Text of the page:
Wilkes alumna offers Title IX clarifications

Laura Laughlin, lawyer at Freiwald Law, shares: It is more than just sports

Laura Laughlin, Guest Writer

When most people hear Title IX, they think of sports. However, Title IX gives rights that extend beyond ensuring that women and men have equal sports’ teams on campus. In fact, Title IX has nothing to do with sports, despite it being used and referenced in that context most frequently.

The actual text of Title IX states: “No person in the United States shall, on the basis of sex, be excluded from participation in, be denied the benefits of, or be subjected to discrimination under any education program or activity receiving Federal financial assistance…”

As you can see, Title IX has nothing to do with sports. Instead, it guarantees equal rights to students in colleges that receive Federal funding. Although these rights do extend to equal rights in the context of sports, they also apply to students who are victims of crime on campus.
Specifically, students who are victims of sexual assault have rights and protections under Title IX. Sexual violence is an extreme form of sexual harassment and schools have an obligation to respond and give the student equal access to his or her education.

What obligations does Wilkes University have?

Generally, schools have an obligation to train their staff regarding sexual assault on campus. They also must have some way for students to report sexual assault. Once the sexual assault is reported, the school must investigate and if appropriate, adjudicate. Adjudicating could mean anything from bringing charges under the school’s student code of conduct, holding a hearing to determine what happened, or issuing punishment.

If the school is going to adjudicate the abuser, the burden of proof is less than that of a criminal case. In these types of adjudications, the burden is a “preponderance of the evidence.” A preponderance of the evidence means that more likely than not, the allegations occurred. “A preponderance of the evidence” is the standard used in civil cases. “Beyond a reasonable doubt” is the standard used in a criminal case.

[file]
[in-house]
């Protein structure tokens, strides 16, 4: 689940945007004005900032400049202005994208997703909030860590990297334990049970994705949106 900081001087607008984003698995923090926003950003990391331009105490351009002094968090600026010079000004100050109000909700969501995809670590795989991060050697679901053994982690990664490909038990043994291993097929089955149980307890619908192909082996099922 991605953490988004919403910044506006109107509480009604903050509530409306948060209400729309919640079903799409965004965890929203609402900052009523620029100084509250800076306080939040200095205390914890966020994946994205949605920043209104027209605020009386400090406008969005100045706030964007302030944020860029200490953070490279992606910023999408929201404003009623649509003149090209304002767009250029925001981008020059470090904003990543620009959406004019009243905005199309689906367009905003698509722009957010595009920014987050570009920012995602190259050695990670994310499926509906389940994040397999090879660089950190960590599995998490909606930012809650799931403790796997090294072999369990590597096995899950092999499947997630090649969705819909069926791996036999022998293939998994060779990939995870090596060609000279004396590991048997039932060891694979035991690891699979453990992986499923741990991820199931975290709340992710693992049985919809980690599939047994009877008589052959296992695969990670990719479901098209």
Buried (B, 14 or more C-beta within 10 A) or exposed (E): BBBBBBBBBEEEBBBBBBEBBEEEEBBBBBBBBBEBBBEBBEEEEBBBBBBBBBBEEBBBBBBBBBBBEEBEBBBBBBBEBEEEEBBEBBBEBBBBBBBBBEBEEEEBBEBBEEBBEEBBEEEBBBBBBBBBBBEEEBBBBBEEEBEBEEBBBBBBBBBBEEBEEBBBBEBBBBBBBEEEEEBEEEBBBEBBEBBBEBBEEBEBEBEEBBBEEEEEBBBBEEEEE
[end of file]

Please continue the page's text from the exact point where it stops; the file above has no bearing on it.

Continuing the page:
Also, if the school knows or reasonably should know about student on student harassment that creates a hostile environment (if the harassment interferes with your ability to learn or participate in educational or extracurricular activities, it can usually be considered “hostile”) the school must take immediate action to:

1. Eliminate the harassment;
2. Prevent its recurrence; and
3. Address the effects of the harassment.

Addressing the effects of the harassment can include an obligation on the school to prevent retaliation by other students due to the sexual assault.
What are my rights at the Campus Disciplinary Proceedings?
You have the right to a prompt and equitable grievance procedure. Prompt means that the investigation should be completed within 60 days. Equitable means that the victim is entitled to everything the accused gets, including finding out what the charges against the accused are, the ability to see all the evidence, the right to an appeal and if the accused is allowed an attorney, then you can have one as well.

What kind of accommodations can I ask Wilkes for?

The following accommodations are not guaranteed, but are examples of ways that schools have assisted students in the past.

– A No Contact Order between you and your abuser
– Establishing set times that the abuser can access the cafeteria or library to prevent you from running into them
– That the abuser be transferred into a different class for the classes you have together
– That the abuser be moved to a dormitory separate from yours
– Receiving a designated school administrator to help you inform your professors about what happened that could potentially lead to additional time for assignments or other accommodations to assist in keeping your grades up
– Access to tutoring for your classes
– Psychological treatment or other mental health services

What can I do to exercise my rights?

Wilkes has designated Title IX Coordinators on campus. Here’s a link to Wilkes’ website for more information on who to contact regarding issues related to Title IX. http://www.wilkes.edu/campus-life/student-affairs/sexual-misconduct/title-ix-coordinators/

In addition, http://knowyourix.org/ is an informative, helpful website with more information about Title IX rights.

As an attorney representing crime victims and others who have suffered serious injury, I see all too often the impact that violent crime or carelessness can have upon a person. A crime or careless act could also have repercussions outside of the Wilkes campus.

For example, civil litigation is when a person files a lawsuit for money damages. Civil litigation is not only about receiving financial compensation, but can help to change policies and procedures at your school for the better. However, civil litigation is bound by strict time limitations. In most cases, if you wait longer than two years, you could lose the rights to potential claims you might have.

It’s always good to know your rights and be prepared to enforce them, if you so choose.